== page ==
It was about 11 am, and the cold chill of the morning hadn’t left the air. Nevertheless, we wrapped our sweaters a little tighter and soaked in the gorgeous scenes of green, wide open space that gave the feeling of complete seclusion. A short drive passed The Hub Karen, onto a marram road, and we arrived at Anga Arika Luxury Tented camp.
When you think of camping in Kenya, you normally think of heading out of city environs to places such as Naivasha, Masaai Mara or Tsavo. But, Anga Afrika offers holiday seekers a little bit of adventure a few minutes away from the city. We were greeted at by the owner’s friendly dogs, that weren’t bothered by our presence, so we walked casually in.
The homey, and countryside feel of the camp makes you feel settled and right at home. It was no surprise to learn that the camp was built next to the family home of Bernd Trompell, the camp’s owner. Immediately you enter, you are engrossed in a world, with African-inspired trinkets, woven baskets, Masaai mask décor, kikoy covered camping seats and more.
I was drawn to their idea of glamping not too far away from the city. It meant that I got a little break from the monotonous, and ever-growing boutique hotels that have crowded Nairobi city. Plus, with glamping, there’s no need to pitch a tent, or roll out your sleeping bag and look for a bush that you will call your bathroom during your stay. Anga Afrika gives guests the same luxuries they would have in any boutique hotel, while you get to sleep in a cozy bed under a deluxe tent.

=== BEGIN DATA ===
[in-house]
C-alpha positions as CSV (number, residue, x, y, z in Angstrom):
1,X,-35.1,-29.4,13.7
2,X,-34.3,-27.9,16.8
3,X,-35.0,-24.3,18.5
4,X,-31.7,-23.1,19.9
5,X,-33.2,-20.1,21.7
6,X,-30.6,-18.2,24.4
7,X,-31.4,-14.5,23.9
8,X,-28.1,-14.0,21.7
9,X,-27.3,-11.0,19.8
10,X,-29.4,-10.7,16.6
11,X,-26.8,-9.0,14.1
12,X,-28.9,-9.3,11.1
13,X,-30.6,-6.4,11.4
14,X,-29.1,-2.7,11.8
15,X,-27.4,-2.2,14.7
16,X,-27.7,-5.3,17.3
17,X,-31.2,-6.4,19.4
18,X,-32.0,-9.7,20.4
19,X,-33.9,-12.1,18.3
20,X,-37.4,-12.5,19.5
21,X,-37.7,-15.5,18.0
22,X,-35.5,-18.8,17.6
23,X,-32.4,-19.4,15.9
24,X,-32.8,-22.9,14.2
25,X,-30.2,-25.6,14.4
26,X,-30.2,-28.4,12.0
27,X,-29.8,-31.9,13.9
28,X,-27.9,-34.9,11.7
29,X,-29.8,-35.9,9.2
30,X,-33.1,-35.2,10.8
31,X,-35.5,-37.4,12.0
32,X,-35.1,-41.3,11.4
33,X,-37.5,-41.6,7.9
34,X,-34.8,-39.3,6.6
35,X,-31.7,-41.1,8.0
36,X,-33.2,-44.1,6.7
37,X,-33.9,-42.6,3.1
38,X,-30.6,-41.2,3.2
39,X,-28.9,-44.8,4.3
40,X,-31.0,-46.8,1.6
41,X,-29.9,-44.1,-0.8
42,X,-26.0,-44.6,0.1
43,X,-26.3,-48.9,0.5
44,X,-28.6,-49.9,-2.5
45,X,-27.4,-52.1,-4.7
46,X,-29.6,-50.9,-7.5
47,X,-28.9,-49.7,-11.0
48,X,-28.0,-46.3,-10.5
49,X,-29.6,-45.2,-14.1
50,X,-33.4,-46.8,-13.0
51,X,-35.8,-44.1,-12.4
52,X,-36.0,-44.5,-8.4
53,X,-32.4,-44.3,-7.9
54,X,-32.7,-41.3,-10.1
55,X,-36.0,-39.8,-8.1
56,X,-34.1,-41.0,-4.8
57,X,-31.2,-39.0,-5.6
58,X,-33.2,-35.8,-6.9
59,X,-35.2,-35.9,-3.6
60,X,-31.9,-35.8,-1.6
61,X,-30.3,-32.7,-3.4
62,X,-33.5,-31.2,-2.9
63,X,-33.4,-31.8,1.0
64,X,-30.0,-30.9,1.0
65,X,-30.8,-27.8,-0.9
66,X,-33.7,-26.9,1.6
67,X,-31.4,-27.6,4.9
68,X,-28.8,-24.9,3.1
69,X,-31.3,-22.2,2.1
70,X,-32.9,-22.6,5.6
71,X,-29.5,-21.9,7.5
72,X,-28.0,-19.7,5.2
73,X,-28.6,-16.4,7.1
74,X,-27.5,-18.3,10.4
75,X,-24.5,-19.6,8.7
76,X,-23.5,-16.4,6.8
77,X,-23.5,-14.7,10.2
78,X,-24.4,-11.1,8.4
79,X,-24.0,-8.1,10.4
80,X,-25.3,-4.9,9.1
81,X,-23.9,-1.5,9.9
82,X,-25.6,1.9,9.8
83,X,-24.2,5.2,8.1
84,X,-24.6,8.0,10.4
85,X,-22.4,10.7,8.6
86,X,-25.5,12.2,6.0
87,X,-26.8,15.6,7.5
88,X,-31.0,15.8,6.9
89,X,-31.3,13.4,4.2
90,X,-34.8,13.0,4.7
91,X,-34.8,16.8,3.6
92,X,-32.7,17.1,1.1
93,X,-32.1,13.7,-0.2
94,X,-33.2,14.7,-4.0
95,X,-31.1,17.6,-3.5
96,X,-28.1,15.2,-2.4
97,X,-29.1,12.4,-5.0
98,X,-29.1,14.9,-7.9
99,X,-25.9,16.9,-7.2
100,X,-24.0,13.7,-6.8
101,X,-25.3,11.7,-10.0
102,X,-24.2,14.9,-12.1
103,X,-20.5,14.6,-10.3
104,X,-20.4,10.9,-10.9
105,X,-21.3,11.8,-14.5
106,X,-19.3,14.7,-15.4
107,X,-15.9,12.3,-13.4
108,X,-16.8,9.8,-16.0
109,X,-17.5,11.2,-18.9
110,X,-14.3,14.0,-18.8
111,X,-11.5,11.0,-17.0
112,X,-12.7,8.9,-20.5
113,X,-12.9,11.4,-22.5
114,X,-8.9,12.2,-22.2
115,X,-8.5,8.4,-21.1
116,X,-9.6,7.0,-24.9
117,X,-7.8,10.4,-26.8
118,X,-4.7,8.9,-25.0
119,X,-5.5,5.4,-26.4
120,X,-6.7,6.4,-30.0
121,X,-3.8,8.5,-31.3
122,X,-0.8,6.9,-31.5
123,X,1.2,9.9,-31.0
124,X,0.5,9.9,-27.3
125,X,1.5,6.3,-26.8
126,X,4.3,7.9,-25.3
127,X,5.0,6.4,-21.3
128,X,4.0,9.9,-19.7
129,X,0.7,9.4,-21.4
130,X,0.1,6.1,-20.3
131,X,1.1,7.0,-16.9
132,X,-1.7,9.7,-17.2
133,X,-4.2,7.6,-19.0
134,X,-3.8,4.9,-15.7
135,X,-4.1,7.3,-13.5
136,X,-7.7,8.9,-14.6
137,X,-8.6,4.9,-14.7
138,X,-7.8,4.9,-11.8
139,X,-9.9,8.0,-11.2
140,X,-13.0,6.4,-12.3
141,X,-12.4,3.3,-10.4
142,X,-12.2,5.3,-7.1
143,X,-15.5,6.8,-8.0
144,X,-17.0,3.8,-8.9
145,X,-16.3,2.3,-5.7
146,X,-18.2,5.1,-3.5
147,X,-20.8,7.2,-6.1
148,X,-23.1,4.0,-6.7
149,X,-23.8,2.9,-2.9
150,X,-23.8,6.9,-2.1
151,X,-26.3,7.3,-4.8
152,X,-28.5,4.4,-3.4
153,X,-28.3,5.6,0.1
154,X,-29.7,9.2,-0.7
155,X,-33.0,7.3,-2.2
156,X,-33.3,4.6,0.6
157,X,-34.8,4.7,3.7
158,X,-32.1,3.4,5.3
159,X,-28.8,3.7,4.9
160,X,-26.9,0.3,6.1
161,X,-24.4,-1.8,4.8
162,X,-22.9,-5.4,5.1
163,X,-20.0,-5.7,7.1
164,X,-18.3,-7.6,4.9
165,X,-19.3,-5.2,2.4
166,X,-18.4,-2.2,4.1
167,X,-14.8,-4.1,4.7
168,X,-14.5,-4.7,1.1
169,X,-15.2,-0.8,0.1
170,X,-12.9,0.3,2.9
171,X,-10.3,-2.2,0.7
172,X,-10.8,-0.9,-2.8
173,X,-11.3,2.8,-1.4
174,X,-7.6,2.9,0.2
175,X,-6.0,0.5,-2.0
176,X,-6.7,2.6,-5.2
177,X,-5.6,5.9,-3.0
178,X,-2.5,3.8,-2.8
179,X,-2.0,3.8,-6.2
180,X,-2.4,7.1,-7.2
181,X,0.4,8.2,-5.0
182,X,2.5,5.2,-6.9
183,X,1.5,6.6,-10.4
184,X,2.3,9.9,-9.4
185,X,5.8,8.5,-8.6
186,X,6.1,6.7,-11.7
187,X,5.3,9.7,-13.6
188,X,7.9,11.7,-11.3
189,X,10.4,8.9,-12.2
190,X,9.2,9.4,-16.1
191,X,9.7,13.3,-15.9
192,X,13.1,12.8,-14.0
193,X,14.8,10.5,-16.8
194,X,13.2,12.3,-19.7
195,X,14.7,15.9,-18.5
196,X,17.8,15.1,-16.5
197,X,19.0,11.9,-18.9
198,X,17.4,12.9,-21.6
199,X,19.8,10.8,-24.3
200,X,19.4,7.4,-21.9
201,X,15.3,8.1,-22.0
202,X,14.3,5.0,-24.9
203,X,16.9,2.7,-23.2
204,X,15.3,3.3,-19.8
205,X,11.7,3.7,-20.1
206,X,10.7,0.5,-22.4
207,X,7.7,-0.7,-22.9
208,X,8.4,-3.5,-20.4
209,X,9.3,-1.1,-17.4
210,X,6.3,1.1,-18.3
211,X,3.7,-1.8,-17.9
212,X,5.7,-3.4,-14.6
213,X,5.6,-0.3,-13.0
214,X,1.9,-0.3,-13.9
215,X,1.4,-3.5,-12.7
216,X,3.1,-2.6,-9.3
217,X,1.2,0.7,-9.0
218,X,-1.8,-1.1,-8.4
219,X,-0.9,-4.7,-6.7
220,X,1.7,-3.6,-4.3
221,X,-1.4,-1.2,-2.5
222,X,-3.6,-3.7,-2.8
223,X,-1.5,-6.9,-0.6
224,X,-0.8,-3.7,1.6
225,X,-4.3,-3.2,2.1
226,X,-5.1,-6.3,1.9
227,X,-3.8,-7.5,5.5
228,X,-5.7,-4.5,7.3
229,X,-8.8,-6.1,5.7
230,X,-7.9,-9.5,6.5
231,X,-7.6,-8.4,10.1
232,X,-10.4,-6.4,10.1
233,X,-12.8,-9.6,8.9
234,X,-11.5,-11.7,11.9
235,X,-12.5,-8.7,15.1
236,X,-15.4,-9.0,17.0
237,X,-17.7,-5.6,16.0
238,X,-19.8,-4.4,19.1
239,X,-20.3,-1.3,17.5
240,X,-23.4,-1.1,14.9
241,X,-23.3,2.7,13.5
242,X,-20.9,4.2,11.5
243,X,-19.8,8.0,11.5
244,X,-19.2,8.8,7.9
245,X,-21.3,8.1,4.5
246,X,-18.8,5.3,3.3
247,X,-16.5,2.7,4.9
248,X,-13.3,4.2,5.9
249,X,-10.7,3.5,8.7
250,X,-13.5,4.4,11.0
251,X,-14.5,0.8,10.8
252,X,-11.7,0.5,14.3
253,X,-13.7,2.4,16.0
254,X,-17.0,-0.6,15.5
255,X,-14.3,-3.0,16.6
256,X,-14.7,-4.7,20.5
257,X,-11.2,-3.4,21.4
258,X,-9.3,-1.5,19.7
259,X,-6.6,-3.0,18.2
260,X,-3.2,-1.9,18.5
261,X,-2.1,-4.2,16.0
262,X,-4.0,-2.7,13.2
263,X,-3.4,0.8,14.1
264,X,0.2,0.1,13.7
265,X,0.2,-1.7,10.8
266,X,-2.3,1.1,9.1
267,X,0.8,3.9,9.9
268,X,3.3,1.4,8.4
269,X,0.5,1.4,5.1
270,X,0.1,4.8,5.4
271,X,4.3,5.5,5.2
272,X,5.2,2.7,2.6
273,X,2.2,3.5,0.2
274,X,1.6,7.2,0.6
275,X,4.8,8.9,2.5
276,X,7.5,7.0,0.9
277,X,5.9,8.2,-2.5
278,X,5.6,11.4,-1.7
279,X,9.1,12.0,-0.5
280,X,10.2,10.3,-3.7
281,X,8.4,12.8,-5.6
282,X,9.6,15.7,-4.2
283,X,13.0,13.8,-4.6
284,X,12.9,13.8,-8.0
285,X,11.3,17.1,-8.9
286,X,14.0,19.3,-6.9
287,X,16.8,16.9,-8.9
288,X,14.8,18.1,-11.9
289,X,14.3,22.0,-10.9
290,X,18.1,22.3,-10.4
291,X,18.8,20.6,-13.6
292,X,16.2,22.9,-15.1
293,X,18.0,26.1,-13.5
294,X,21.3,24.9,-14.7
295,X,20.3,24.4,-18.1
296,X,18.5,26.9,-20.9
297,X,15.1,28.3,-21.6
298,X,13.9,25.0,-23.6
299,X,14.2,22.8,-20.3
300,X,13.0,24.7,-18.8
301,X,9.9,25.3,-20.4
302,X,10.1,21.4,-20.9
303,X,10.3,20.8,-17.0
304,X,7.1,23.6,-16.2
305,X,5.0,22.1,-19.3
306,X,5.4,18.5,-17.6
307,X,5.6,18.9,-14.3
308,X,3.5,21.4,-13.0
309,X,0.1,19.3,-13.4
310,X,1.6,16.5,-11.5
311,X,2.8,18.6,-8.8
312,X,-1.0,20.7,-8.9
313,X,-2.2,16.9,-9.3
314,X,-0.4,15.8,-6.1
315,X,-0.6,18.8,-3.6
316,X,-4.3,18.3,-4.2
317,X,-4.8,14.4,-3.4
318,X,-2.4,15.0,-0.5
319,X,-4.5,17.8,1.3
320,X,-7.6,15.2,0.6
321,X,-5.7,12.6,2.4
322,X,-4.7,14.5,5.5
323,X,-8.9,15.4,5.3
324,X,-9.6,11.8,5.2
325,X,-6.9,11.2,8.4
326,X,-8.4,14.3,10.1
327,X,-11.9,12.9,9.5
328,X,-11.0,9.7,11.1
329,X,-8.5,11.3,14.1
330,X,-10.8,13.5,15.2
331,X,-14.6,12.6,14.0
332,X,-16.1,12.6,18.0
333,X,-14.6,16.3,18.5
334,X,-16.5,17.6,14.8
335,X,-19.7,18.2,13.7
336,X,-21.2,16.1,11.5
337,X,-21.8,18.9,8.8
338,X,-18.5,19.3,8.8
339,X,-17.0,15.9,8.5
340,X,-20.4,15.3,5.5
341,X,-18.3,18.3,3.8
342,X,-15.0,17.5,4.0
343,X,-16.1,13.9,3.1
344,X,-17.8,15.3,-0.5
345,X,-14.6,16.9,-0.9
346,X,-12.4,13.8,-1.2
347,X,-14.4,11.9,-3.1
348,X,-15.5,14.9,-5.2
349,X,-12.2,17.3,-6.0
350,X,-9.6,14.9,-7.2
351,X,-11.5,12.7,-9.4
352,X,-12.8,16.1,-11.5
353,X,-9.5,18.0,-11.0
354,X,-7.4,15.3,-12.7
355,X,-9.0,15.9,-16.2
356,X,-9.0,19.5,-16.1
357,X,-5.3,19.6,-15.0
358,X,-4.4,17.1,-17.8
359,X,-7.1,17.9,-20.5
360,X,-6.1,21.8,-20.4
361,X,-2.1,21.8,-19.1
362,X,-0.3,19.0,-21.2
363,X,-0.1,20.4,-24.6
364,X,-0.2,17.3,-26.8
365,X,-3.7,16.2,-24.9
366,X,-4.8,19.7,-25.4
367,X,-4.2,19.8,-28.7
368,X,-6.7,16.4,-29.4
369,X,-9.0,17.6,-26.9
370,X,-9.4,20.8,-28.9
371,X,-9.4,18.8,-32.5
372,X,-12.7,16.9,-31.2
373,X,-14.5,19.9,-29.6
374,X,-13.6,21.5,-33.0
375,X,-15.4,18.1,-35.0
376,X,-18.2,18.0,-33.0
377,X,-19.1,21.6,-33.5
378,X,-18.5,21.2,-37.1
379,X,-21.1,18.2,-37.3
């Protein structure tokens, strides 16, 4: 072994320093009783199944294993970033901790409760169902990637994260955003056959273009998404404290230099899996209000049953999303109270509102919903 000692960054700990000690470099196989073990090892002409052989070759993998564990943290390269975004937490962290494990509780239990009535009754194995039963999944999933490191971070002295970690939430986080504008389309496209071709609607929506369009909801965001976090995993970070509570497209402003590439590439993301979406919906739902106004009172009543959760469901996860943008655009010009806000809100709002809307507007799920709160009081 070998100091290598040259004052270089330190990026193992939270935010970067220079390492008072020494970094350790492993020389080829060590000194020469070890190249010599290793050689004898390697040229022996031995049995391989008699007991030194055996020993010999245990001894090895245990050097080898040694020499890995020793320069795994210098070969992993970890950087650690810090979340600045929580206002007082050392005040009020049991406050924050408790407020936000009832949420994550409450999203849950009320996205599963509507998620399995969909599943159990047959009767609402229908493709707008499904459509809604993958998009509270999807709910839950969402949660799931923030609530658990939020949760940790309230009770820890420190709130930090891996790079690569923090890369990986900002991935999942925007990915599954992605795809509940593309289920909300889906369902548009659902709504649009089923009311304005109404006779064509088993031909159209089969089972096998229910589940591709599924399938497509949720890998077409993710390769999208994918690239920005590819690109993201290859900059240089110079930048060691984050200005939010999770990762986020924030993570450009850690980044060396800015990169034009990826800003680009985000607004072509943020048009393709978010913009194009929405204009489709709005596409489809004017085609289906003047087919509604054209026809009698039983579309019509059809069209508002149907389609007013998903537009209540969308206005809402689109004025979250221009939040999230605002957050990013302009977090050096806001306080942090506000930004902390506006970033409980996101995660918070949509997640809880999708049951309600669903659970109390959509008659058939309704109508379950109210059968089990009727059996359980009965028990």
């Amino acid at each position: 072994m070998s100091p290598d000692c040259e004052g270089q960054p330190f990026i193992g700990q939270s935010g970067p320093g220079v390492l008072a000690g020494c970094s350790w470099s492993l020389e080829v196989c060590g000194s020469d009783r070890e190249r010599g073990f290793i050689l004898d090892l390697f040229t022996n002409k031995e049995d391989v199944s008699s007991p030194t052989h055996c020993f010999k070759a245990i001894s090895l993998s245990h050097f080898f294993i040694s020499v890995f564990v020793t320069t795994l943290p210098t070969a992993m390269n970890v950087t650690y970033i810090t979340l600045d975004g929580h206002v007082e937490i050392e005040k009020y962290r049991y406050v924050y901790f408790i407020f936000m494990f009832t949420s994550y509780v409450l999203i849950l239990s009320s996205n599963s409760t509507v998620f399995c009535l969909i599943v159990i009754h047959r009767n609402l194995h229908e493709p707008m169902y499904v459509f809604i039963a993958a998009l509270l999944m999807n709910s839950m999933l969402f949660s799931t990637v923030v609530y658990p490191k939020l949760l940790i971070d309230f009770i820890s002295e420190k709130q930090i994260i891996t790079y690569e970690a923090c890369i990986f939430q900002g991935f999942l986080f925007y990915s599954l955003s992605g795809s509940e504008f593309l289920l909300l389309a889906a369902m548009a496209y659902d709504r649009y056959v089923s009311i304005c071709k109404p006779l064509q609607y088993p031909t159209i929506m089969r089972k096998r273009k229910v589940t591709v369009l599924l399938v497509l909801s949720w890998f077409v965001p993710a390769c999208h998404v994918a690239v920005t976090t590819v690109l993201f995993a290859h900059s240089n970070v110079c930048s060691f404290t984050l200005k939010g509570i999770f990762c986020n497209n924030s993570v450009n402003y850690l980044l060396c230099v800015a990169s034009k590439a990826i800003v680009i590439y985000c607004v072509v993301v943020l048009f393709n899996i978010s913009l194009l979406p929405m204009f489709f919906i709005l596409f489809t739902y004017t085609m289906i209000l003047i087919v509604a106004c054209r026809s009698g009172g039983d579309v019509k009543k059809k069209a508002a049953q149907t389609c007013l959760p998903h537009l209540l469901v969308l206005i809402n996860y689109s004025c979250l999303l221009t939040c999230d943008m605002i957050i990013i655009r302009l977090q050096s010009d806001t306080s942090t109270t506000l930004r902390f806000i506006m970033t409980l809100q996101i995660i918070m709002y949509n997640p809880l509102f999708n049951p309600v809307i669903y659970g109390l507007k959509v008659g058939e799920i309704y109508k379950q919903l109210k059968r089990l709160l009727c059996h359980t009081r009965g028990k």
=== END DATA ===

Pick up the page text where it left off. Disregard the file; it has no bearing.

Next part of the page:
Although it’s still quite cloudy in Nairobi, if you’re lucky, you can star gaze at the beautiful galaxy without the disturbance of city lights. In fact, this is the origin of the name “Anga Afrika,” as “Anga” translates to “Atmosphere/Space” in Kiswahili. Therefore, this place is perfect for adventure lovers, and nature seekers, or if you just need a weekend break.
The camp’s location is prime, as you were not too far away from other must-see places in Nairobi, such as the National Park, the Giraffe Centre, Karen Blixen museum and David Sheldrick Wildlife Conservancy. You can watch the video we put together when we visited the orphaned elephants at David Sheldrick Wildlife Conservancy.
This post is also on OnMogul.com[/vc_column_text][/vc_column][/vc_row]
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